On one hand, it’s simple math this time of year in the NFL. The league changed to just one cut for 2017 instead of the traditional two so there are a lot of decisions and a lot of numbers to deal with this weekend. Instead of stepping down from 90 to 75 and eventually 53 players, this year the league is having teams make one cut. Each of the 32 teams will go from 90 to 53 players starting Saturday. That means each team eliminates 37 players who have been in camp, some longer than that and some whose football career will come to an end. On average, 40% of each NFL roster turns over year to year.
“I never felt like it was my place to tell someone not to pursue their dreams, and that’s what it is for a lot of people,” Jaguars Head Coach Doug Marrone said this week about making cuts in the NFL. ” You try to give them different things, there’s the Canadian League, Arena [Football League], things of that nature. I think that as long as you are honest and up front, I think the players appreciate it.”
While that might be the case, this year the sheer number of available players is staggering. Thirty-two teams cutting 37 players means there will be 1,184 professional football players who won’t have a job as of Saturday. With that number of players being released, teams like the Jaguars will be scouring other teams cuts looking to upgrade the roster. So perhaps the 37 players who didn’t play for the Jaguars against the Falcons in the final preseason game have a spot on the opening day roster. The next 16 players are hoping to hang on. Even if they’re part of the “final 53” this weekend, there’s no guarantee they’ll be around on opening day.
If it sounds fraught with sleepless nights and wondering by the players, Marrone says it’s the same for coaches.
“You spend all this time with players and you’re working with them and you’re trying to get them better and coach them and get them in a position where they can earn a spot or make a team,” he explained. “Within a matter of a two-minute conversation it’s over and that player walks out and you might not see him again. There’s a relationship that is built during this time. It is a difficult time.”
If you’ve ever been cut, you know it’s not fun and it’s not a conversation you can look forward to or predict. Former Jaguars quarterback Mark Brunell laughs when he says, “I’ve been benched, traded and cut. I’ll be OK.” But admits each time it happened, it was a new kind of disappointment and challenge.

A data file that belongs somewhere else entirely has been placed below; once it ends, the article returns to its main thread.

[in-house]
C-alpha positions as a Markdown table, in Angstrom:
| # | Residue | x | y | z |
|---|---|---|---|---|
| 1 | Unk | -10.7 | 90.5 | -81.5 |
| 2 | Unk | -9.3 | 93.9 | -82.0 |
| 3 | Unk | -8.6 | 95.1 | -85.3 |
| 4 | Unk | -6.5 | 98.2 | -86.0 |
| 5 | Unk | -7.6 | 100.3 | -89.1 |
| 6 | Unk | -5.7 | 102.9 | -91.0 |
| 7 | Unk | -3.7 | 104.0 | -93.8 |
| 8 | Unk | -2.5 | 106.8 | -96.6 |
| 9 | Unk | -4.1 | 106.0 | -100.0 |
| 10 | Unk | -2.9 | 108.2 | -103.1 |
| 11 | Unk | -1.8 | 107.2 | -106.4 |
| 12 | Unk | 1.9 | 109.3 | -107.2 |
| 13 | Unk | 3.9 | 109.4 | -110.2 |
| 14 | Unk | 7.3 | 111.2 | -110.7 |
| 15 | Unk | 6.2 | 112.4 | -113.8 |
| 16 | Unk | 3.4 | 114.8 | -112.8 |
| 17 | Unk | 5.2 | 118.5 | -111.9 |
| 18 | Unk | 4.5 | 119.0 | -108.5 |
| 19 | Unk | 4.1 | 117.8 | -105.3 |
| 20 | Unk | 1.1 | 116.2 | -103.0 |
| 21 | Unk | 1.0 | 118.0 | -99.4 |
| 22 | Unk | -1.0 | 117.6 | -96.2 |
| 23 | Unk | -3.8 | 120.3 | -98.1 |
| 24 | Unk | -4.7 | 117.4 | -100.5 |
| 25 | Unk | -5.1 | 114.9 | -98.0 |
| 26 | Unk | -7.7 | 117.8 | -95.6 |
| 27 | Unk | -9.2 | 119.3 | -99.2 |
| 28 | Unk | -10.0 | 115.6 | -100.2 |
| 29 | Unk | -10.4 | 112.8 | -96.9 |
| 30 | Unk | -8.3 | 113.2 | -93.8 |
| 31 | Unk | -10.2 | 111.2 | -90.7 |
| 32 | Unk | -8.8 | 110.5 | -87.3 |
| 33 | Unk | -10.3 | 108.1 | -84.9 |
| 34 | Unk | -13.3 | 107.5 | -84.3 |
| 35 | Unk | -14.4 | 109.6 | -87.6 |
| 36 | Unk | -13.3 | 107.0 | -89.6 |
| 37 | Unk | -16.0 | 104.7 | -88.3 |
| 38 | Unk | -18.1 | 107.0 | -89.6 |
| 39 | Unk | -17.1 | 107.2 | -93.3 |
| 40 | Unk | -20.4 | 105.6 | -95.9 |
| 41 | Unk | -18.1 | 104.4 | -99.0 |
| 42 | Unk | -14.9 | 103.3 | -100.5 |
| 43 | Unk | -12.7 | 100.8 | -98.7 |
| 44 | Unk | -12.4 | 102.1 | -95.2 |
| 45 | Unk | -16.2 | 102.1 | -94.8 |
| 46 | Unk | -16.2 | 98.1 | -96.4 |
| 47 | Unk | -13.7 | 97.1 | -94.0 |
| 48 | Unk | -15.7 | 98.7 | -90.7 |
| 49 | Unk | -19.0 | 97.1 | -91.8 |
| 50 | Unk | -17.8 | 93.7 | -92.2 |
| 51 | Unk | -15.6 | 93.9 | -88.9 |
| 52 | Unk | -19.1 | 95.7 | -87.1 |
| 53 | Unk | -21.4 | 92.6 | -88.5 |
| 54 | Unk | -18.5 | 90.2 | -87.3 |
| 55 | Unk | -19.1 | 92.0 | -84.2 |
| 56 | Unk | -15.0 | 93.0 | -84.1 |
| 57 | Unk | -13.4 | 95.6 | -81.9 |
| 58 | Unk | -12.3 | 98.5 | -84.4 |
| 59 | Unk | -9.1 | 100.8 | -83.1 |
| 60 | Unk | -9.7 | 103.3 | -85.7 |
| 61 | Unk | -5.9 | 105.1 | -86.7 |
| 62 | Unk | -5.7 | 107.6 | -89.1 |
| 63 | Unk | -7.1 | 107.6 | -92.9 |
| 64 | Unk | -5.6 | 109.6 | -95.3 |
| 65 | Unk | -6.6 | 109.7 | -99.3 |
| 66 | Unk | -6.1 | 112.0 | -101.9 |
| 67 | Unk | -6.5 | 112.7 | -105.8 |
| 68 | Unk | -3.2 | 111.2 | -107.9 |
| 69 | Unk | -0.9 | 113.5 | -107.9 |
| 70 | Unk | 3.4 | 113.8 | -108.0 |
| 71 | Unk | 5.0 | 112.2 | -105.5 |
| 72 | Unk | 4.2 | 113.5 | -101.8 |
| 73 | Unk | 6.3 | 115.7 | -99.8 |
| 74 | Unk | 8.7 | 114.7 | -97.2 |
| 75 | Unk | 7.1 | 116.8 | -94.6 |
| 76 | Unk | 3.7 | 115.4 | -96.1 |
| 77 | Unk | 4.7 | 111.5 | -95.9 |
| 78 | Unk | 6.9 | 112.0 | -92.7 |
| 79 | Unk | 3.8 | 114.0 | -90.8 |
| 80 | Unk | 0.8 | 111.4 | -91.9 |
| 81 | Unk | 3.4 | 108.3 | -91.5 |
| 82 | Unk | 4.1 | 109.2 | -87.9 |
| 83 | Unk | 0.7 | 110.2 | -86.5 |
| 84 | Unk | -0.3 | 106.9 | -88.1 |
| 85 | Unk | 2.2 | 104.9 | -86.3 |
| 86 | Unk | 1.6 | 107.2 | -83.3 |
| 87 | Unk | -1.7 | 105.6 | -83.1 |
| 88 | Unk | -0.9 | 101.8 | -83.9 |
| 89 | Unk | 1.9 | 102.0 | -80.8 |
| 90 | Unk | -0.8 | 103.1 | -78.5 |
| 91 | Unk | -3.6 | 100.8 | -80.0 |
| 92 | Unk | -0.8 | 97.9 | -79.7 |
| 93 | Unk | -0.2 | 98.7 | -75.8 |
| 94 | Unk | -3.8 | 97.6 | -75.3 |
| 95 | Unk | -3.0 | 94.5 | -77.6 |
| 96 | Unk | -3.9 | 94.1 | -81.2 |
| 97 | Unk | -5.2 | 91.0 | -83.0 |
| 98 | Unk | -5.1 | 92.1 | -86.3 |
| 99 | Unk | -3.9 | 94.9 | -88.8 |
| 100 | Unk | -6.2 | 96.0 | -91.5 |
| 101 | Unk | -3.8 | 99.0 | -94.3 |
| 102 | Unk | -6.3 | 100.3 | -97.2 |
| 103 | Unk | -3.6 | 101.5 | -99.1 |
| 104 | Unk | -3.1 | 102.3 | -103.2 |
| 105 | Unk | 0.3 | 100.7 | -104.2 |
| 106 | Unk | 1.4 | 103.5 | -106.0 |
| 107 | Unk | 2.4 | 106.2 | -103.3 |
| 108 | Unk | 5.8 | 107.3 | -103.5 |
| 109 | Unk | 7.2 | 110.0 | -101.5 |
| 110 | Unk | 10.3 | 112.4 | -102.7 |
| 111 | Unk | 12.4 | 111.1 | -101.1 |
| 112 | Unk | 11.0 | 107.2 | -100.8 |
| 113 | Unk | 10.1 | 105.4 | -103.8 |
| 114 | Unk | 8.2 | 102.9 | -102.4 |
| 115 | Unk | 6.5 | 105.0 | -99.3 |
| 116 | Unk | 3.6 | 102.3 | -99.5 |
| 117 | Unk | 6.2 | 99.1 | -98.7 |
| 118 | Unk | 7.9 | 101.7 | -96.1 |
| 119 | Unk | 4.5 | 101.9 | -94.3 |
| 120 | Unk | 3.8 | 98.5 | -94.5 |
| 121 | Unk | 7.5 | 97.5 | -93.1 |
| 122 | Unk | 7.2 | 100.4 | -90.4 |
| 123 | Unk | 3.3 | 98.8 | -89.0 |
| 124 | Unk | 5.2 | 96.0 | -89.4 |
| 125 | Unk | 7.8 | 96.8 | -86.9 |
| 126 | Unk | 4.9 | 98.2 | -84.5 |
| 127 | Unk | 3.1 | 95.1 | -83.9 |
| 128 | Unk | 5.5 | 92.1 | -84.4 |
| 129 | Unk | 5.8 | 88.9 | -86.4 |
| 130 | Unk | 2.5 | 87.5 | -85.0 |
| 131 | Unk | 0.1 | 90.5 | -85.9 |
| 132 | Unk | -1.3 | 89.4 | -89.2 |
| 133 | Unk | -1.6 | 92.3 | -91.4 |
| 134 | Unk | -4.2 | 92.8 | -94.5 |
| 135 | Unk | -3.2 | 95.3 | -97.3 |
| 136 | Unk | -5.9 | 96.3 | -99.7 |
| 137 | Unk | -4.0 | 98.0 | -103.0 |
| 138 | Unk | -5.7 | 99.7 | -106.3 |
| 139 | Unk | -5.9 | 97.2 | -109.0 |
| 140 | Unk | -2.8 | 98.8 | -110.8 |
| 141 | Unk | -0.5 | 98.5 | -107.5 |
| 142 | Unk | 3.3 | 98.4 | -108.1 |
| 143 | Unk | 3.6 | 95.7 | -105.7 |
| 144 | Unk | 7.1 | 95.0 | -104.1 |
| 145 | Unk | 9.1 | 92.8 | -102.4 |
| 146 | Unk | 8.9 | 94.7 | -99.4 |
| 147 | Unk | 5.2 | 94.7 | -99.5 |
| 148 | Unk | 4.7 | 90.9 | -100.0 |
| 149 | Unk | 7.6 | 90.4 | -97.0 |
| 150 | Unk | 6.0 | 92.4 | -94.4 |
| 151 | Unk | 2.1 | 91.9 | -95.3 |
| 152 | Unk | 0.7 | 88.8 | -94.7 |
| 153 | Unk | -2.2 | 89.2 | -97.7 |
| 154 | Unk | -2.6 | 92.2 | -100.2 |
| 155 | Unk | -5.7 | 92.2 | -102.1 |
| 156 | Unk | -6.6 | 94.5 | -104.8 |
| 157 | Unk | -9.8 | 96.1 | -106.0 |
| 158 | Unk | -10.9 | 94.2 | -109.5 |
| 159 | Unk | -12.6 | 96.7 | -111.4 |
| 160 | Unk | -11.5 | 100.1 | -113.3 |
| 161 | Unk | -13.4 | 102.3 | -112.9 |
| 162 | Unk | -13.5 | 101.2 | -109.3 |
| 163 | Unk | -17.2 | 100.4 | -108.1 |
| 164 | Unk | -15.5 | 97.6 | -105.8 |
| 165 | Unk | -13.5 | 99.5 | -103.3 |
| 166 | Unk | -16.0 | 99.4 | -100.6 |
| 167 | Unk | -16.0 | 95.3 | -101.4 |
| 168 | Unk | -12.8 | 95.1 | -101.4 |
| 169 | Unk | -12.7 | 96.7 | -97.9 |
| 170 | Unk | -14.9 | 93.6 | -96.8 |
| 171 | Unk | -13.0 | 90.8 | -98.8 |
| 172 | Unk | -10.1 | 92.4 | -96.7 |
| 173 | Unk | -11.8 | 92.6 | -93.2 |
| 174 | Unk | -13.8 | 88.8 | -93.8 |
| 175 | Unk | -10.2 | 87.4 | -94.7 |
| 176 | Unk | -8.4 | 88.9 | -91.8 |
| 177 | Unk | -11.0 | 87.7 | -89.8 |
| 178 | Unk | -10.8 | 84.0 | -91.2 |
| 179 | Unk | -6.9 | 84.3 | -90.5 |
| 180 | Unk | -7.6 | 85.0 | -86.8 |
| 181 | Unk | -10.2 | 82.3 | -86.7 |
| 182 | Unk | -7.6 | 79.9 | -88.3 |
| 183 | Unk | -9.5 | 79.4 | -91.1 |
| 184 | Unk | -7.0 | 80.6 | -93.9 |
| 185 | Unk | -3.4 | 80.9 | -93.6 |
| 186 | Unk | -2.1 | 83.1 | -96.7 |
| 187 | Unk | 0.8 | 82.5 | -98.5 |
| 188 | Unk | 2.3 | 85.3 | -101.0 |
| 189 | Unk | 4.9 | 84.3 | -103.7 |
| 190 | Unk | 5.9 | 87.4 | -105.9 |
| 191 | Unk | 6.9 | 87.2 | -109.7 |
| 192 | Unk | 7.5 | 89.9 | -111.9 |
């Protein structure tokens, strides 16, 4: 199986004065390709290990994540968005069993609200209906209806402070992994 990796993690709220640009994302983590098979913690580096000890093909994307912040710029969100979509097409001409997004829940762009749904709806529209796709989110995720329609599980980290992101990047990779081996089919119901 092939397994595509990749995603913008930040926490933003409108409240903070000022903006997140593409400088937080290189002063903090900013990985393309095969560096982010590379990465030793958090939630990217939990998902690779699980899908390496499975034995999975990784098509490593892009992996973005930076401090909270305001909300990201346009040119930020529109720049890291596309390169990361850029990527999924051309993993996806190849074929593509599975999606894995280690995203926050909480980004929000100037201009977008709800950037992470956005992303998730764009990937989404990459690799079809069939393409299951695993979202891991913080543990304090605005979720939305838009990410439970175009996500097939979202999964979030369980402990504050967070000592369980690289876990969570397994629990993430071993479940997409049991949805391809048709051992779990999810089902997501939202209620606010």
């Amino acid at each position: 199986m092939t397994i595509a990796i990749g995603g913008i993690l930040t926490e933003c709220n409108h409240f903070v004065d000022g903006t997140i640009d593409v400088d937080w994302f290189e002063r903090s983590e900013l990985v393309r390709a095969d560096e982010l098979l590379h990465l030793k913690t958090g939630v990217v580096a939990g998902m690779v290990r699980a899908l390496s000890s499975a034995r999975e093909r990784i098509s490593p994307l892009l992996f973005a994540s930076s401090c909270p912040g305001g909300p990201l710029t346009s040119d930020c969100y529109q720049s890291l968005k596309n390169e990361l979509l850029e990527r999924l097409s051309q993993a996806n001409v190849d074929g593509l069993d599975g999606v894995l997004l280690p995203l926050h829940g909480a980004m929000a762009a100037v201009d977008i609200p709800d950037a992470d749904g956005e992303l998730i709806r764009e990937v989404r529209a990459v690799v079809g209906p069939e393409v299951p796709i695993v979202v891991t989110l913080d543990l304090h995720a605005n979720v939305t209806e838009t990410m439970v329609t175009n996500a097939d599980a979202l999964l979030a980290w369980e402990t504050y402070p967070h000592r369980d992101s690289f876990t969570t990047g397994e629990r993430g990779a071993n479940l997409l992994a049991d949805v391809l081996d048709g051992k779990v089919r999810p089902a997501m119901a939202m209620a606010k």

“I think it’s by far the toughest part of the business,” he said. “I think it’s one that everyone understands happens. There’s not a guy that doesn’t understand what happens. I struggle with all of that. I struggle with that; I struggle with that being on TV (as in on “Hard Knocks”). I think that’s a very, very personal moment.”
At this point it appears the Jaguars have some position where the numbers don’t add up and some players who are cut in Jacksonville will end up on other rosters. Wide receiver in particular is a position where the Jaguars will have to decide how important performance on special teams counts when making this roster. Rashad Greene and Shane Wynn look to be serviceable NFL players but might not have a spot in Jacksonville. And if they do, it could mean Allen Hurns does not.
There are three tight ends for one spot and one of them, free agent signee Mychal Rivera hasn’t been healthy in the preseason. Neal Sterling? Ben Koyak?
Will the Jaguars keep a fullback and if so, will it be one of the two that are currently on the roster? And what about T.J. Yeldon? As a blocker, he’s the best among the backs but is that enough?
There are a slew of defensive backs for only six spots, so somewhere they had to show some very special, special teams ability to be on “the 53.”
It’ll be a busy weekend for every NFL team, but especially for a team like the Jaguars, looking for depth and perhaps somebody who might fight for a starting spot. Executive VP of Football Tom Coughlin and GM Dave Caldwell will be busy that’s for sure. What decisions they make could shape the team not just for this year, but for the foreseeable future.